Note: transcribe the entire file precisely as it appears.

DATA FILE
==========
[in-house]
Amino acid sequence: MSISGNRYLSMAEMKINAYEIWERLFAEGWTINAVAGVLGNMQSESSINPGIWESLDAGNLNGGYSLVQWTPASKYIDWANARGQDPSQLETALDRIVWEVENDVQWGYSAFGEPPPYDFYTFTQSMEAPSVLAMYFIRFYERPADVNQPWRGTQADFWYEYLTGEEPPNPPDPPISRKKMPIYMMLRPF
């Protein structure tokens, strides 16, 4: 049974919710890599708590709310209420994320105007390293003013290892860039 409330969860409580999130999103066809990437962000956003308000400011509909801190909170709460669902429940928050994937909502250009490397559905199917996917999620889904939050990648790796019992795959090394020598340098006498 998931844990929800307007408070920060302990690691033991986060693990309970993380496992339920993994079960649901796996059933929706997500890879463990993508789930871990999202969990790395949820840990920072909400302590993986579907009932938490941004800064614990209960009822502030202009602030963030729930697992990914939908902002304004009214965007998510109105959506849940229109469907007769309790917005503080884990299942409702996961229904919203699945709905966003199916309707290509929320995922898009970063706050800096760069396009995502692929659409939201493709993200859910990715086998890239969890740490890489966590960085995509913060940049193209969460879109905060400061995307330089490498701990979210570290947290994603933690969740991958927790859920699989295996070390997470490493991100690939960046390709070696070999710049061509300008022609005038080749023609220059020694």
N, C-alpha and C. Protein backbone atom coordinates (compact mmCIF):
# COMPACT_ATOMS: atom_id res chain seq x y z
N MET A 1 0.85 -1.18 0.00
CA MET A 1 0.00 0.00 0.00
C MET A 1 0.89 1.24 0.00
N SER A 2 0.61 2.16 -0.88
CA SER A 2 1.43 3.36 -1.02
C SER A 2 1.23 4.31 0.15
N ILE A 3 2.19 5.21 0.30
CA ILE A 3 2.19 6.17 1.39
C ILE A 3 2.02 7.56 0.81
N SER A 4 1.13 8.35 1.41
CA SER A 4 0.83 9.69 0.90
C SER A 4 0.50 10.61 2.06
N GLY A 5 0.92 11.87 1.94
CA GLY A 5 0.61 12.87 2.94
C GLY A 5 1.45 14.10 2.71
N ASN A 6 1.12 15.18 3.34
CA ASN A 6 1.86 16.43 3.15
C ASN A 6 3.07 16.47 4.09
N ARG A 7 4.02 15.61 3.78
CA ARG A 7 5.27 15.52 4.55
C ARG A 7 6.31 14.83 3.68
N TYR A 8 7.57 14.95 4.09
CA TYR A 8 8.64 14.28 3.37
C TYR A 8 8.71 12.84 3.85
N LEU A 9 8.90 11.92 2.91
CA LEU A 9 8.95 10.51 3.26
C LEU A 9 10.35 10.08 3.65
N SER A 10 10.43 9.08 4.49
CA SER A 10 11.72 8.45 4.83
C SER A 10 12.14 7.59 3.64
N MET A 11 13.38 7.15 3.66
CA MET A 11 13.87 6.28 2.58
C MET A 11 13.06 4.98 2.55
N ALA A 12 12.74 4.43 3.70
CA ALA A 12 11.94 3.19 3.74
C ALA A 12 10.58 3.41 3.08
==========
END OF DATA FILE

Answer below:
[in-house]
Amino acid sequence: MSISGNRYLSMAEMKINAYEIWERLFAEGWTINAVAGVLGNMQSESSINPGIWESLDAGNLNGGYSLVQWTPASKYIDWANARGQDPSQLETALDRIVWEVENDVQWGYSAFGEPPPYDFYTFTQSMEAPSVLAMYFIRFYERPADVNQPWRGTQADFWYEYLTGEEPPNPPDPPISRKKMPIYMMLRPF
């Protein structure tokens, strides 16, 4: 049974919710890599708590709310209420994320105007390293003013290892860039 409330969860409580999130999103066809990437962000956003308000400011509909801190909170709460669902429940928050994937909502250009490397559905199917996917999620889904939050990648790796019992795959090394020598340098006498 998931844990929800307007408070920060302990690691033991986060693990309970993380496992339920993994079960649901796996059933929706997500890879463990993508789930871990999202969990790395949820840990920072909400302590993986579907009932938490941004800064614990209960009822502030202009602030963030729930697992990914939908902002304004009214965007998510109105959506849940229109469907007769309790917005503080884990299942409702996961229904919203699945709905966003199916309707290509929320995922898009970063706050800096760069396009995502692929659409939201493709993200859910990715086998890239969890740490890489966590960085995509913060940049193209969460879109905060400061995307330089490498701990979210570290947290994603933690969740991958927790859920699989295996070390997470490493991100690939960046390709070696070999710049061509300008022609005038080749023609220059020694």
N, C-alpha and C. Protein backbone atom coordinates (compact mmCIF):
# COMPACT_ATOMS: atom_id res chain seq x y z
N MET A 1 0.85 -1.18 0.00
CA MET A 1 0.00 0.00 0.00
C MET A 1 0.89 1.24 0.00
N SER A 2 0.61 2.16 -0.88
CA SER A 2 1.43 3.36 -1.02
C SER A 2 1.23 4.31 0.15
N ILE A 3 2.19 5.21 0.30
CA ILE A 3 2.19 6.17 1.39
C ILE A 3 2.02 7.56 0.81
N SER A 4 1.13 8.35 1.41
CA SER A 4 0.83 9.69 0.90
C SER A 4 0.50 10.61 2.06
N GLY A 5 0.92 11.87 1.94
CA GLY A 5 0.61 12.87 2.94
C GLY A 5 1.45 14.10 2.71
N ASN A 6 1.12 15.18 3.34
CA ASN A 6 1.86 16.43 3.15
C ASN A 6 3.07 16.47 4.09
N ARG A 7 4.02 15.61 3.78
CA ARG A 7 5.27 15.52 4.55
C ARG A 7 6.31 14.83 3.68
N TYR A 8 7.57 14.95 4.09
CA TYR A 8 8.64 14.28 3.37
C TYR A 8 8.71 12.84 3.85
N LEU A 9 8.90 11.92 2.91
CA LEU A 9 8.95 10.51 3.26
C LEU A 9 10.35 10.08 3.65
N SER A 10 10.43 9.08 4.49
CA SER A 10 11.72 8.45 4.83
C SER A 10 12.14 7.59 3.64
N MET A 11 13.38 7.15 3.66
CA MET A 11 13.87 6.28 2.58
C MET A 11 13.06 4.98 2.55
N ALA A 12 12.74 4.43 3.70
CA ALA A 12 11.94 3.19 3.74
C ALA A 12 10.58 3.41 3.08